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Committed: to cultivating resilience

Graphical treatment of Giselle Poveda's smiling headshot against a red background

By Elizabeth Exline

A conversation with Giselle Poveda, PhD, is a lesson in professionalism. Dressed in sophisticated neutrals, she is cool, composed and collected in her role as provost of Miami Regional University (MRU).

Then you notice the nail polish.

Humans are complicated and layered, and Poveda is no exception. The flash of bright pink whenever Poveda makes a hand gesture is as symbolic as the tan blazer she wears. Yes, she is serious. She is also lively, fun and passionate about education and intellectual freedom and especially the ways those two concepts intersect. Her pathway to becoming MRU’s provost explains some of this passion. Her personal story, meanwhile, underscores the value of resiliency in both life and in work.  

An interrupted childhood


Poveda was born in Nicaragua, but political upheavals uprooted her family to Costa Rica when she was only 4. Then, when Poveda was 13, her family relocated again, this time to the U.S., where Poveda’s father had citizenship.

“I began high school without a word of English,” Poveda recalls. “I would memorize the textbooks so I could do the multiple choice and true/false [questions] just based on text.”

Luckily, Poveda was a fast learner. In three months, she could communicate in English, and she became a U.S. citizen when she was 16. She decided to continue her studies at Loyola University New Orleans, where she majored in philosophy and history and minored in Latin American studies.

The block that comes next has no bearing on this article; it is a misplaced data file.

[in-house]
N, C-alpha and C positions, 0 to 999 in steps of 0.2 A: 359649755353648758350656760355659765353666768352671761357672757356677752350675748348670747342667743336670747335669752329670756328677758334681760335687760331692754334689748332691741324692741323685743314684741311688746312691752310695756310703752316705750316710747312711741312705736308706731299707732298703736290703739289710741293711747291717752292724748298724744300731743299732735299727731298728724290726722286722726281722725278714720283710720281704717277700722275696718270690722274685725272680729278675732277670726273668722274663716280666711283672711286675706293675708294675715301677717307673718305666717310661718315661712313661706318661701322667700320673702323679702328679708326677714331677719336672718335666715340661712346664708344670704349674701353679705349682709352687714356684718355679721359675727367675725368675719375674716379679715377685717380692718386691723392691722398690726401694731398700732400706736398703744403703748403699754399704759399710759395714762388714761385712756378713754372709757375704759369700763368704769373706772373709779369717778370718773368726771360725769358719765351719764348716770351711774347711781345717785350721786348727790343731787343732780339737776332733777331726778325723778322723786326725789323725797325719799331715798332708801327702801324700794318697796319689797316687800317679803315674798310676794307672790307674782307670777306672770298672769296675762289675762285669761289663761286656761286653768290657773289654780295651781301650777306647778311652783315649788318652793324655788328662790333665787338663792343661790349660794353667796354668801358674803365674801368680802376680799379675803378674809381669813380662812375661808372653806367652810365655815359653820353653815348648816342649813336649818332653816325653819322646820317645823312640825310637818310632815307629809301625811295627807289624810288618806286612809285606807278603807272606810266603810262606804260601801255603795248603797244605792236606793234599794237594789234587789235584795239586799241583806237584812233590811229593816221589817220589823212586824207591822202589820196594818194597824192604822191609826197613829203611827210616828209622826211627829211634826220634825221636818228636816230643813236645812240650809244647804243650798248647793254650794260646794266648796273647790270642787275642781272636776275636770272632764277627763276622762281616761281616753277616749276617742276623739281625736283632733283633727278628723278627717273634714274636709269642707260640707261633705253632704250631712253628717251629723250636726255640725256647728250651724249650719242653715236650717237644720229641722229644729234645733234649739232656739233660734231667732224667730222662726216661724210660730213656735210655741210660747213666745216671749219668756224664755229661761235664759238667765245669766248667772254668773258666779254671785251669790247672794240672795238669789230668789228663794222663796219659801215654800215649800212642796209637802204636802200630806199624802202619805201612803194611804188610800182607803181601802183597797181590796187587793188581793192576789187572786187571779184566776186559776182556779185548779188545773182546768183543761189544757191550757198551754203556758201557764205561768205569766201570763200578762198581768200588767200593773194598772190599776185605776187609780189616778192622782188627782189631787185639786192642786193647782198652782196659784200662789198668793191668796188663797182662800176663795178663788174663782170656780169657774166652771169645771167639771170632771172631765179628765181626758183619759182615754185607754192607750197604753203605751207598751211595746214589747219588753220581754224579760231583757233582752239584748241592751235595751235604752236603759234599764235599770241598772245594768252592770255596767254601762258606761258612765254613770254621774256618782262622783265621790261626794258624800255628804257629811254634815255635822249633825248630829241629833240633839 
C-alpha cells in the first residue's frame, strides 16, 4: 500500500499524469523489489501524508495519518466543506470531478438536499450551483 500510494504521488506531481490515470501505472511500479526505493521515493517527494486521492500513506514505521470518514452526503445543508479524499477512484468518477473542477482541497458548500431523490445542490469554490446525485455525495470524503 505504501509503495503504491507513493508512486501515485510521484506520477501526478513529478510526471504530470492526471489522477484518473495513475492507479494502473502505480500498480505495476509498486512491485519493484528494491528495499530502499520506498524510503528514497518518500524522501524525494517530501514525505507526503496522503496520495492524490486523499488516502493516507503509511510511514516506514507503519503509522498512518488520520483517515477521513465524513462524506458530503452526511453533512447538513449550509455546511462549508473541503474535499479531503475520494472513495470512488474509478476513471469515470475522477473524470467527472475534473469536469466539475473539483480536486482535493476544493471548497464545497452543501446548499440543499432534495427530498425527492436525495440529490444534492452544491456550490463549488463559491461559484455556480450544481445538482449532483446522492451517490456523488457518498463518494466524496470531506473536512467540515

“My mom’s advice was, ‘Study something that interests you and that you’re passionate about,’” Poveda says with a chuckle. “She never mentioned the money.”

Part of a new Nicaragua

This idealism may explain Poveda’s decision to return to Nicaragua after she graduated college. It was the summer of 1996, and the country was experiencing a cultural rebirth.

“It had gone through a lot of war, and it was becoming democratic, so new schools and universities were opening in the ’90s,” Poveda says.

Poveda answered the call for teachers and took a position at a high school where she says she fell in love with teaching. This love spurred her on to earn a master’s degree in education, which she used to gain a position at Universidad Americana, a nascent American university based in Nicaragua.

Like many of her generation, Poveda wanted to make the world a better place, and she saw education as a pathway to do so. In order to maximize her impact, she decided to focus on the administrative side of education, knowing this path meant she would have to continue her own education. 

Portrait of Giselle Poveda smiling

Detour to a doctoral degree

In 2008, she enrolled at University of Phoenix (UOPX) to pursue her Doctor of Philosophy in Higher Education Administration. (The University has since retired the PhD program to prioritize the practitioner degree programs, which underscore the University’s mission to help students achieve professional goals, improve the performance of their companies and provide leadership to their communities.) The daughter of Poveda’s boss had highly recommended UOPX, but Poveda was skeptical — until she started the program.